Should non-Māori receive a chin moko (moko kauwae) or full facial moko (mataora)? That's the question that's garnering a tidal wave of comments on social media.

The issue has emerged from a newspaper article about a Pākehā businesswoman, Sally Anderson who has a moko kauwae.

Roger Te Tai is the husband of Sally Anderson and says it took him a long time to support his wife in getting one.

“It took me two and a half years for me to actually accept and have it done.”

The issue is being hotly debated as to whether it’s right for a non-Maori to receive the moko kauwae or mataora.

Te Tai says everyone has a right to think what they want but supports his wife regardless.

“He pai rawa atu that's their whakaaro he pai tēnei whakaaro ki a rātou. But when you judge a person when you haven't met them what does that make? They should all be working in a courtroom those people that love judging people.”

Traditional Māori tattooist Te Kanawa Ngarotata doesn't agree saying there's a clear process one should follow to obtain such moko.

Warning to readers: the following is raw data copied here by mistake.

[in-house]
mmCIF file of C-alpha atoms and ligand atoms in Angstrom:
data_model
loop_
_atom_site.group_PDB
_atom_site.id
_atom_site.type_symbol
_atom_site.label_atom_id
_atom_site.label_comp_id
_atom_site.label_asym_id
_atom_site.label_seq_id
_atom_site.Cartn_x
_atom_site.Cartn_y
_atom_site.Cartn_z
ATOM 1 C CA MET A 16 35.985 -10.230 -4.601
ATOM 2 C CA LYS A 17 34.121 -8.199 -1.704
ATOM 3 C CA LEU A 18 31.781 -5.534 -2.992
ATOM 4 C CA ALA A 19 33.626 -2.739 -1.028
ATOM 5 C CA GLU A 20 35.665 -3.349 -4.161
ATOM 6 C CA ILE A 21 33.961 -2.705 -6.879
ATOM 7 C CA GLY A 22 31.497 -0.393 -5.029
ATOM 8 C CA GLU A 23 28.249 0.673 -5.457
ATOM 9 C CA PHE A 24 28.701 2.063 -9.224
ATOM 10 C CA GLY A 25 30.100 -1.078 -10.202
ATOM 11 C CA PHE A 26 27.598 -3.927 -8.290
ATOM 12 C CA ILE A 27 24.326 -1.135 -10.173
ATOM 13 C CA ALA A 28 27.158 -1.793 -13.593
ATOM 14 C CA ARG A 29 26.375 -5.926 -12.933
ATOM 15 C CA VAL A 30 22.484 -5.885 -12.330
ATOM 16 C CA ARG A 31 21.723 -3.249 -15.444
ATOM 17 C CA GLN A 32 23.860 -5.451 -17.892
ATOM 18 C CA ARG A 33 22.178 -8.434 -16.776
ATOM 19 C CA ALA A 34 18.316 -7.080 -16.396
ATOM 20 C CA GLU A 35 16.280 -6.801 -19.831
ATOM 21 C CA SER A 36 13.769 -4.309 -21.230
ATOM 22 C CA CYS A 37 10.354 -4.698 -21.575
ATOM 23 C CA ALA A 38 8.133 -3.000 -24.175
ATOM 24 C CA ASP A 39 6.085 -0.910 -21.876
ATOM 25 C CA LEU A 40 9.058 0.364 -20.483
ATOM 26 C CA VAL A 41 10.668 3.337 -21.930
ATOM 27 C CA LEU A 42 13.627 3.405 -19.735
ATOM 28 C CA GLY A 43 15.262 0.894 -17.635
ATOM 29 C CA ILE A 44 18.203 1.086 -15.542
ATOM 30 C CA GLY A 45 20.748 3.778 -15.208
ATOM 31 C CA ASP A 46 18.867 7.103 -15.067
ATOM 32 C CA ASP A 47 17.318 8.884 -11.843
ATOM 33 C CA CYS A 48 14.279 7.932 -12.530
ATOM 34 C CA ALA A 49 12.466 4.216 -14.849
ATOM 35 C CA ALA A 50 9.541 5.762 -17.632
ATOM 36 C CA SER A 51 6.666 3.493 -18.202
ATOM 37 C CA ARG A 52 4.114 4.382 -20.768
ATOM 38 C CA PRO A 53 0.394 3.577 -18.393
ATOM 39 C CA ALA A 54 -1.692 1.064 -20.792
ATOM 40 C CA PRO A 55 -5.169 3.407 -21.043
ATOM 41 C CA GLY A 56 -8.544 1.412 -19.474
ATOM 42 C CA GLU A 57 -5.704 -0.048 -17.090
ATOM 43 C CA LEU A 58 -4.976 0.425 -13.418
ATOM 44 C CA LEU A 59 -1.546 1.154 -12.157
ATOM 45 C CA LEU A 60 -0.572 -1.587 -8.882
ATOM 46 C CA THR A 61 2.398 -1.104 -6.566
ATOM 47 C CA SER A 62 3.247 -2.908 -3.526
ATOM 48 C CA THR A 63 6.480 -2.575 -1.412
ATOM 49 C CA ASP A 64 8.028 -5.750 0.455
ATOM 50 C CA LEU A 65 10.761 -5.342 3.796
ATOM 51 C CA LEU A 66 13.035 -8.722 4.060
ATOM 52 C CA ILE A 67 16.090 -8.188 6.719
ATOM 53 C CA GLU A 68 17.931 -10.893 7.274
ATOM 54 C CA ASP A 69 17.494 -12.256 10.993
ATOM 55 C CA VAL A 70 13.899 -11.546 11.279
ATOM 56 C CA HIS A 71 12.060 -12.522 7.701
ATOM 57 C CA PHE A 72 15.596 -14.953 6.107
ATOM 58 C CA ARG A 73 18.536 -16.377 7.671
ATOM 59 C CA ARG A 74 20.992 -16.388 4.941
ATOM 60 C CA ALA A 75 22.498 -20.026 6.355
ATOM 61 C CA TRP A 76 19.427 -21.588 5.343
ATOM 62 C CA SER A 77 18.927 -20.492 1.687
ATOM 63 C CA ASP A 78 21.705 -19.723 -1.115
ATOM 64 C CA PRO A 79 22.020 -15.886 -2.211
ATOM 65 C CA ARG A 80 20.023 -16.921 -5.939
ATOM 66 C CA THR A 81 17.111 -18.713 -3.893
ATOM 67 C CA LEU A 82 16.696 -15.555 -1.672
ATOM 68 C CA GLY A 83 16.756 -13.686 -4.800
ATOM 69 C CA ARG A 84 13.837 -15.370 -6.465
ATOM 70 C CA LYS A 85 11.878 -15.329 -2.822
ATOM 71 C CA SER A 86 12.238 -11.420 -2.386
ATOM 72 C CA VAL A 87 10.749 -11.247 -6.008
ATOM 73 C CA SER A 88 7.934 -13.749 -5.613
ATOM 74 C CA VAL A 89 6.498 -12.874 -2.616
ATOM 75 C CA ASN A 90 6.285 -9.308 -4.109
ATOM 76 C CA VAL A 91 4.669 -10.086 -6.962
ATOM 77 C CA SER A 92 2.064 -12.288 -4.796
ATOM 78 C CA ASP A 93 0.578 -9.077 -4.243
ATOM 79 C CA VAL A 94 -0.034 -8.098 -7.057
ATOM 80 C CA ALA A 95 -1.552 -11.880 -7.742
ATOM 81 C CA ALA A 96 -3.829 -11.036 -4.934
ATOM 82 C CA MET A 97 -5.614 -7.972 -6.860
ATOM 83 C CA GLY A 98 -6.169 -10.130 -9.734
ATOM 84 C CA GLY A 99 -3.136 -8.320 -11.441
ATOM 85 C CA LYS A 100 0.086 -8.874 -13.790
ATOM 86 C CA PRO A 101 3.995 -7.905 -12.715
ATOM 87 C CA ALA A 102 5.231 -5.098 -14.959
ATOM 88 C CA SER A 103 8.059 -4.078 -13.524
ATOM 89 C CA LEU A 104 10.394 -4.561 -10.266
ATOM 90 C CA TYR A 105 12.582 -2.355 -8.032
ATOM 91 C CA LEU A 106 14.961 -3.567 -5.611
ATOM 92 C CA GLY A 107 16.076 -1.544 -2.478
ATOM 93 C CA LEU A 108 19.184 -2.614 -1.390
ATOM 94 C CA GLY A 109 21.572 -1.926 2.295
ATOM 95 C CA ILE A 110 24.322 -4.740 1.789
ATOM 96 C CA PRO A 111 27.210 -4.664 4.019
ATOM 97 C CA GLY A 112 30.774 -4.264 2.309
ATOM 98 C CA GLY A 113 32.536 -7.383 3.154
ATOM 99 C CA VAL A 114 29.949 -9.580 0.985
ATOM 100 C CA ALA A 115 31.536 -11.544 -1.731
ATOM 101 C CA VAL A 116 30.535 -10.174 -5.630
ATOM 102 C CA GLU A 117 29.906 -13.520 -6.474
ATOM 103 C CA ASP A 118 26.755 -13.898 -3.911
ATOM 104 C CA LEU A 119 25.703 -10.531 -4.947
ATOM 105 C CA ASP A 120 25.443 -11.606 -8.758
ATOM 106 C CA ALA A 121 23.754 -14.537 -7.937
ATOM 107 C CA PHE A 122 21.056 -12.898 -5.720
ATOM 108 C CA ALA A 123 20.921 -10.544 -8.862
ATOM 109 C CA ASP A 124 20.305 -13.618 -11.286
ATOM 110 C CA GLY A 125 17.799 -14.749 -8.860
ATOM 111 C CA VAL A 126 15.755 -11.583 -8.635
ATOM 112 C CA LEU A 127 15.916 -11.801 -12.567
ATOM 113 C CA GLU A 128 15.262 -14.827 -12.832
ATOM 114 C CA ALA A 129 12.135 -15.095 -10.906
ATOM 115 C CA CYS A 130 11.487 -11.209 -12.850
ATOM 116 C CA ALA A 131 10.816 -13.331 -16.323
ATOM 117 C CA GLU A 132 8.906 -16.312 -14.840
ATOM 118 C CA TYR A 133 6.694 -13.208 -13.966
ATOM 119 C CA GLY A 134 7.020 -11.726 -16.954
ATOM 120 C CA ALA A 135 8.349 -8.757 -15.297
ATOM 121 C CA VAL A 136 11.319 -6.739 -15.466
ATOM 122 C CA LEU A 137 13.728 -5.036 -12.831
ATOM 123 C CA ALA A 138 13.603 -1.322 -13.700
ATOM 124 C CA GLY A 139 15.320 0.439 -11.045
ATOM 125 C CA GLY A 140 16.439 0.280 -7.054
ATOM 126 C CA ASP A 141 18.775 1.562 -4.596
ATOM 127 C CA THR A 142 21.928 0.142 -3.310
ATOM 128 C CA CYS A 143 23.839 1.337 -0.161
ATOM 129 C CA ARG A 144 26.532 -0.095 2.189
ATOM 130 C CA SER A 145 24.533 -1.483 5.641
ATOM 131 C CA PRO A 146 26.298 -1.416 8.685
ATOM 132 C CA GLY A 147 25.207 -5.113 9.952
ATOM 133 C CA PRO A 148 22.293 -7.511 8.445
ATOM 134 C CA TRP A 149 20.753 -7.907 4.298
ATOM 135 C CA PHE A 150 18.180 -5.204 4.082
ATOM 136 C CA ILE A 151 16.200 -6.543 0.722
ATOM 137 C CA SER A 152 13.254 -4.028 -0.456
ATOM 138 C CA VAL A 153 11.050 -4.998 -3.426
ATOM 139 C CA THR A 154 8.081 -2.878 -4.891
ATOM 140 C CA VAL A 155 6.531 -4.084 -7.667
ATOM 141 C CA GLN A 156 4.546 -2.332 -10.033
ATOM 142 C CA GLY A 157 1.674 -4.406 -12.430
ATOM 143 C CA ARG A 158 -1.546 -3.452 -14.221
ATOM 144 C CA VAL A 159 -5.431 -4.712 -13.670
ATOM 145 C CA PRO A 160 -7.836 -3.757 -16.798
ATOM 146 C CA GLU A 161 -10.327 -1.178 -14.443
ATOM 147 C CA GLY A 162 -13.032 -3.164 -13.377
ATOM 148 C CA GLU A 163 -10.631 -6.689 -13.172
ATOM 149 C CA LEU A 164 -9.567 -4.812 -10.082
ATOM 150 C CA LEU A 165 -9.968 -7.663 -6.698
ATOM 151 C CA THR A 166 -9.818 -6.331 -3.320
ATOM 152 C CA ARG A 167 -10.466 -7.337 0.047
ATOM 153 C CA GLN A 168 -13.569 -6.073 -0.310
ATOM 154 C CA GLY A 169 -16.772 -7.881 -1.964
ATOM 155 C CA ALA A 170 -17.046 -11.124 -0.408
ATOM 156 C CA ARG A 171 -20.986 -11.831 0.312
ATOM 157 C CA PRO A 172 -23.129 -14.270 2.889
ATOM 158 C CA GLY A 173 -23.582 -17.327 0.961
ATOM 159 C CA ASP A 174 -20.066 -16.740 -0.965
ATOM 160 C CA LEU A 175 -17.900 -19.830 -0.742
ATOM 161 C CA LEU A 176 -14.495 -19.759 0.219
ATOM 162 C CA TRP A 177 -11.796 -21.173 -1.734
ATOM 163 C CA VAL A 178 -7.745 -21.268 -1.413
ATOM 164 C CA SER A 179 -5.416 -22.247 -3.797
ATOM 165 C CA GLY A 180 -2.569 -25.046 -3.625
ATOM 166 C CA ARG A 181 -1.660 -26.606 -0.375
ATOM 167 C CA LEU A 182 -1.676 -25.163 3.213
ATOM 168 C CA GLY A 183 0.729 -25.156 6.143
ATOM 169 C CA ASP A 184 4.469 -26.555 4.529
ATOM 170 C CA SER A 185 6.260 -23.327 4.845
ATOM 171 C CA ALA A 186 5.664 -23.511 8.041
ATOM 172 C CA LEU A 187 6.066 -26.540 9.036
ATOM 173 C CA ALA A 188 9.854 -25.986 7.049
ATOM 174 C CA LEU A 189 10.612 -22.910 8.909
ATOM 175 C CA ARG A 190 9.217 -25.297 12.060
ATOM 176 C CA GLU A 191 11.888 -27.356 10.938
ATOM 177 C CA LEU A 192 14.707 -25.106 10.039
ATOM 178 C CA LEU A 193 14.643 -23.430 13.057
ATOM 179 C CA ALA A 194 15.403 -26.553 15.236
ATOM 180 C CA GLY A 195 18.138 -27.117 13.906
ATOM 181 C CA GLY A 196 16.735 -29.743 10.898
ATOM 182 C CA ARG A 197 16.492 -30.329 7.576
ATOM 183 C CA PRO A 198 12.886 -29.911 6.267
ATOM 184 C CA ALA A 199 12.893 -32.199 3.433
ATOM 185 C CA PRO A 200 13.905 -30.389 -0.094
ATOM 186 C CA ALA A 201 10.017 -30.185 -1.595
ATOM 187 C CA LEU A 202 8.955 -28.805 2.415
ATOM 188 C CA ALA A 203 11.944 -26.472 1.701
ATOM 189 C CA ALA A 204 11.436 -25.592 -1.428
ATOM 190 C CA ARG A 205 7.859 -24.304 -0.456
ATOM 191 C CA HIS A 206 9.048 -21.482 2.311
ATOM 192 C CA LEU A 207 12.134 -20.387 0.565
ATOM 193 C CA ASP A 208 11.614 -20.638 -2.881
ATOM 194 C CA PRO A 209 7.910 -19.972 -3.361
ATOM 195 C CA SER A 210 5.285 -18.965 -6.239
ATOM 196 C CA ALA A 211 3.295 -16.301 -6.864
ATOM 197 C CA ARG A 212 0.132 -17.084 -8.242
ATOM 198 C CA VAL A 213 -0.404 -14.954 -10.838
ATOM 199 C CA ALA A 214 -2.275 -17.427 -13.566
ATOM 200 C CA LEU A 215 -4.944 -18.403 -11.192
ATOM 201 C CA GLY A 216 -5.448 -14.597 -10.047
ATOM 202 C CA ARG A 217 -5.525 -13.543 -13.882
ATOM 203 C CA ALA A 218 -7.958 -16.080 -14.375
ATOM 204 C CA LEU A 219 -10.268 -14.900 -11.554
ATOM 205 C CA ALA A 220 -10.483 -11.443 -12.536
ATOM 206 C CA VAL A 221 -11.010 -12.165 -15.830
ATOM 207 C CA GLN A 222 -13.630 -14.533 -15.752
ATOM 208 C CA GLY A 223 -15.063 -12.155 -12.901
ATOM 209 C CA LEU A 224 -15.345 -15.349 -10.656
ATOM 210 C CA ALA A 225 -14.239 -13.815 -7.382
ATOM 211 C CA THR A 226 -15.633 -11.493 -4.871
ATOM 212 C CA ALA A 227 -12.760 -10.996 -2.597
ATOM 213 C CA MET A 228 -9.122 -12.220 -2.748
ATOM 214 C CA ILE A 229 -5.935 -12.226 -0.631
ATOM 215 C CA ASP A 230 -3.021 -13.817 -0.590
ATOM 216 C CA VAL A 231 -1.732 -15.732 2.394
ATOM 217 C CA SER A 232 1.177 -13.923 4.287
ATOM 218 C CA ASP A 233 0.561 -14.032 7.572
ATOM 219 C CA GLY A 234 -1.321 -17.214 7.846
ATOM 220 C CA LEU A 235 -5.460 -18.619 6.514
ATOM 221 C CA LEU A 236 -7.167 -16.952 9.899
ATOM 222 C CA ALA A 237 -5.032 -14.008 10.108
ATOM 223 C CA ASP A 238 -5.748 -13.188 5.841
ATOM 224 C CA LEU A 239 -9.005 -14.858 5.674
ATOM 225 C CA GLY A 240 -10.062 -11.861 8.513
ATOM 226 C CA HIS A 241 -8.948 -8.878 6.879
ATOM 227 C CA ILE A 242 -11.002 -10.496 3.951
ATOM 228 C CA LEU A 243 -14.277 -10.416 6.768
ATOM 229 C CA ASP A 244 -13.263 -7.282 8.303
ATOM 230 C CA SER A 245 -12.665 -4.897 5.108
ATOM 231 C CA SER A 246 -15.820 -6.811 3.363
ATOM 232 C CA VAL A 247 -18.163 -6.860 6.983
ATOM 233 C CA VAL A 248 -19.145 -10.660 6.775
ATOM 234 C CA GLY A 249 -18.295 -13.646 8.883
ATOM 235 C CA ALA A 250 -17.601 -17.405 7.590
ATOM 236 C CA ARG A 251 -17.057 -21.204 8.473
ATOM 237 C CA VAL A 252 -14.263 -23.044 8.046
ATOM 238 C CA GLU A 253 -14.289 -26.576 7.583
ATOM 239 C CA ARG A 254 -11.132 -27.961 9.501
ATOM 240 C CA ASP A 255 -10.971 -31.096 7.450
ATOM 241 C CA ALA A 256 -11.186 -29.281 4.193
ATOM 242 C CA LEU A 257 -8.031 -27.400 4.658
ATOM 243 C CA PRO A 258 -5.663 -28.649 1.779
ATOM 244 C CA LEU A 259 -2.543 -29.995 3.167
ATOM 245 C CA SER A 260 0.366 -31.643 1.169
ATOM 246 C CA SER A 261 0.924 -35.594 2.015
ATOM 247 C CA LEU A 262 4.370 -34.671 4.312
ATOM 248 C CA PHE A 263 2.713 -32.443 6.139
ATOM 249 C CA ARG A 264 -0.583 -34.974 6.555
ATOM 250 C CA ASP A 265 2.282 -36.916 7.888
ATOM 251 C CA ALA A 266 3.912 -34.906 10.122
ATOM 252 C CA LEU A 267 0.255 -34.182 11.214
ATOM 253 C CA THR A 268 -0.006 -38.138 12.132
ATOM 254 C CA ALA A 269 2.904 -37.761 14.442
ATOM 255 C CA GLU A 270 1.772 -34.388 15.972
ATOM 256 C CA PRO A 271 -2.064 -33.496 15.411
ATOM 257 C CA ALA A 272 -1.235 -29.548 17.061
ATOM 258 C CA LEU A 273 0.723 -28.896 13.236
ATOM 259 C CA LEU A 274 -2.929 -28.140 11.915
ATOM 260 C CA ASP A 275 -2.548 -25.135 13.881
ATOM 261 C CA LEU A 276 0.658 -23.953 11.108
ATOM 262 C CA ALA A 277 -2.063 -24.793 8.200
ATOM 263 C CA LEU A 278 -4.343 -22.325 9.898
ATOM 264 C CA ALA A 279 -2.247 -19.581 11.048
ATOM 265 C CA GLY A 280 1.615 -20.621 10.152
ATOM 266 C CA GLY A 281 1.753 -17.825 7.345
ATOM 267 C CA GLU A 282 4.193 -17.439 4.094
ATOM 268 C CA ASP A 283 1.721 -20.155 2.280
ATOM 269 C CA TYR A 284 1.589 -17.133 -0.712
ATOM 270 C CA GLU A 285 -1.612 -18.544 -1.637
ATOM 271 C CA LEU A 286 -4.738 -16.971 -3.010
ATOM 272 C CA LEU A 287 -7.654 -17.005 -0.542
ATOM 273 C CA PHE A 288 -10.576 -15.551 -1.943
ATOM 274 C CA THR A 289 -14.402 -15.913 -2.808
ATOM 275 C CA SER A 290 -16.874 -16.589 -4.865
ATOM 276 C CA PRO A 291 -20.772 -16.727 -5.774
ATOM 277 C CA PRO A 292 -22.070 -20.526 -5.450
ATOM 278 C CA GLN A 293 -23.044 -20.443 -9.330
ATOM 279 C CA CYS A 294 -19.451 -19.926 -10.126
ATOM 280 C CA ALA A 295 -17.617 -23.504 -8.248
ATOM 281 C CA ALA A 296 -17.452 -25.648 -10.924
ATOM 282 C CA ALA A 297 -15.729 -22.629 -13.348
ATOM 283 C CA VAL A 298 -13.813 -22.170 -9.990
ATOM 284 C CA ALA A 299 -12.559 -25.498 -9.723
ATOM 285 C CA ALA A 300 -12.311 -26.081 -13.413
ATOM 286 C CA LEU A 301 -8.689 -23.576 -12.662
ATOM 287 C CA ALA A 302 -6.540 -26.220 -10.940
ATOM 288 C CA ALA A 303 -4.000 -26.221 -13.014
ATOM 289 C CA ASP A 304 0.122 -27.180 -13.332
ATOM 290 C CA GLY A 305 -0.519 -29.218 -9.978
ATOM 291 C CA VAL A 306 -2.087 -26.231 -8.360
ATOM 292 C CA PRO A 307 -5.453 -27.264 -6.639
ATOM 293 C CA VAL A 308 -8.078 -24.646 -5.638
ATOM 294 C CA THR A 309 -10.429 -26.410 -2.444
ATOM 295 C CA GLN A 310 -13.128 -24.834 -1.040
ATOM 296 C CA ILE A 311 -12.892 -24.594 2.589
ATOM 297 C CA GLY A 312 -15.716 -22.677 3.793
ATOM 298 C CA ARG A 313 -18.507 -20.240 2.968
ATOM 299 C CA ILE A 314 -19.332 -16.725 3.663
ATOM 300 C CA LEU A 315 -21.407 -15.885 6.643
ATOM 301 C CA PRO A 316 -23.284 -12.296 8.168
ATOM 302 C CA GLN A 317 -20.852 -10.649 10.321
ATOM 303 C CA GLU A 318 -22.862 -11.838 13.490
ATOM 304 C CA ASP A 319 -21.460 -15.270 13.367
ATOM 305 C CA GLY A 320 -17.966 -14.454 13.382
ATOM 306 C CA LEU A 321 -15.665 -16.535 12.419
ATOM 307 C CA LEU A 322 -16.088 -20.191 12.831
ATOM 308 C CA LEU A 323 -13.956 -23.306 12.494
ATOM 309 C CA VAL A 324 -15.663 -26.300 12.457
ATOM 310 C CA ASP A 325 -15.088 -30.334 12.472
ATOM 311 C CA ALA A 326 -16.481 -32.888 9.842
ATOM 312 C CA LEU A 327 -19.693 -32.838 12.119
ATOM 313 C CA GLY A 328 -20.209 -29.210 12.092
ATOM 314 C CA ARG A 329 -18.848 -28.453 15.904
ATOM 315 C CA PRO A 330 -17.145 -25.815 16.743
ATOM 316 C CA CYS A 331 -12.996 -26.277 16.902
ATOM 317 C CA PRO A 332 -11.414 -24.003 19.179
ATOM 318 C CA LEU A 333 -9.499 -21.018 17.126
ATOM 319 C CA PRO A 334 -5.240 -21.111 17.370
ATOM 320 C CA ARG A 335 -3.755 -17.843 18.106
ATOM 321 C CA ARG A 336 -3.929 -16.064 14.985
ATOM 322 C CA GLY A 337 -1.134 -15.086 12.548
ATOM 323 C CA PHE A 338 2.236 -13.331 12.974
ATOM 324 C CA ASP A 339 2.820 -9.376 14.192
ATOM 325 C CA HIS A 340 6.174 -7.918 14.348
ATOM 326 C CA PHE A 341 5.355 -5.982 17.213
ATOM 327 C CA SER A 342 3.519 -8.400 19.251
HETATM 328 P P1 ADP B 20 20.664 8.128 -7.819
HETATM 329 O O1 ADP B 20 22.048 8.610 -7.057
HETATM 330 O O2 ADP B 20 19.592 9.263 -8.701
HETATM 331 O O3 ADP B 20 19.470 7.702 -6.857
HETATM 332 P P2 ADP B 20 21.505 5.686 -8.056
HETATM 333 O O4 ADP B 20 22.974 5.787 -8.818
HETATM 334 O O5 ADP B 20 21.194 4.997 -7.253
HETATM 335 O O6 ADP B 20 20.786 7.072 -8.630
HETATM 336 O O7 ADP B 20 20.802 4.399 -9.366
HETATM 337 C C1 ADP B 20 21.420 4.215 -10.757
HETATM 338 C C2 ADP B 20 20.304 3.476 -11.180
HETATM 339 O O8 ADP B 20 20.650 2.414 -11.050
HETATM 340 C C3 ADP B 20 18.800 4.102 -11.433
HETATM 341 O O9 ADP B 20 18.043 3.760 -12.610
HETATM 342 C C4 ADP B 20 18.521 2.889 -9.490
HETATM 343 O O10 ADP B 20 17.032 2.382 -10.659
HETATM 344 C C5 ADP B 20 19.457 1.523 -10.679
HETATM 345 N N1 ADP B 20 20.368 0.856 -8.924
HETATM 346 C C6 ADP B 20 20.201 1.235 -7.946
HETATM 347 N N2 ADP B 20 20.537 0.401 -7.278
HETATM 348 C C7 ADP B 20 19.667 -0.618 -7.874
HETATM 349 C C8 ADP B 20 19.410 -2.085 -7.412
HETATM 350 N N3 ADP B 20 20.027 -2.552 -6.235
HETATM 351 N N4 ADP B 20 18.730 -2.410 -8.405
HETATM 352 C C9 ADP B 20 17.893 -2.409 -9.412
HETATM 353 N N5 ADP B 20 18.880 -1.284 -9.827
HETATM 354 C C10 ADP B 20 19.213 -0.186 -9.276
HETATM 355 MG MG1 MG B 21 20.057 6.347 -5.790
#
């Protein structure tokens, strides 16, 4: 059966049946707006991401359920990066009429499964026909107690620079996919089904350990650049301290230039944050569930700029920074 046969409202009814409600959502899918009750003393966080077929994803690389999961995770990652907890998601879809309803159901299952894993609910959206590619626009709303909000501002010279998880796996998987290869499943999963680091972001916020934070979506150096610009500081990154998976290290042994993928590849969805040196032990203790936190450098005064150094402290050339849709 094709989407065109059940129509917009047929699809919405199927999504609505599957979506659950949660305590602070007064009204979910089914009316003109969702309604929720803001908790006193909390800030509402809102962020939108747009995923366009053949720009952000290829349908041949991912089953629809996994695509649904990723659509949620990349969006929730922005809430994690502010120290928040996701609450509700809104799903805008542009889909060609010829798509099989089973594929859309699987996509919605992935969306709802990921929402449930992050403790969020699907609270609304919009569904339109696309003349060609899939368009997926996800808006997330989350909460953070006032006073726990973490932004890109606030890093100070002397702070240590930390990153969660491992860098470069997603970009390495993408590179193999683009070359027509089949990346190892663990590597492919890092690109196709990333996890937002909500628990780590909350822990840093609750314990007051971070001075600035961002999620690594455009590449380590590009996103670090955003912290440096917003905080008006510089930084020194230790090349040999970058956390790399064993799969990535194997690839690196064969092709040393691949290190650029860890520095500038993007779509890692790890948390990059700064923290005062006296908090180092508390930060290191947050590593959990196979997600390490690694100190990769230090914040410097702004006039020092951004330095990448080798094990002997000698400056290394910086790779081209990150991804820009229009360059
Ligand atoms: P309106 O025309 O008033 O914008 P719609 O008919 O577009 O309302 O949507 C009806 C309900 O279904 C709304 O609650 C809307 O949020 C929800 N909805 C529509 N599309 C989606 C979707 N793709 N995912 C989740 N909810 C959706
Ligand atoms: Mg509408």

“Mā tō whānau, mā tō hapū, mā tō iwi rānei e whakaae kia whakawhiwhia koe ki tēnei moko.”

Ngarotata also says the issue is by no means a new one.

“Engari ētahi wā i whiwhi moko kauwae, mataora ētahi tāngata ehara i te mea he Pākehā, engari he tauiwi. Ko ērā tāngata kua noho i waenganui i ō tātou tīpuna, hapori, whānau, hapū me te tākoha, te whakarauora i ngā āhuatanga Māori.”

But Te Tai says that this was the exact process he and his partner followed with Te Tai's father endorsing the moko kauwae.

“As he said, she’s more Māori than you'll ever because her heart is pure always has been.”

Inia Taylor who did Anderson’s moko says if the whānau support it, then they should also offer support and guidance to the person with the moko.

“If someone comes to you and says they've got the support then who am I to say they shouldn't have it? The role of the iwi and hapū is to guide that person.”

Taylor also says it's an important issue that should be discussed widely.

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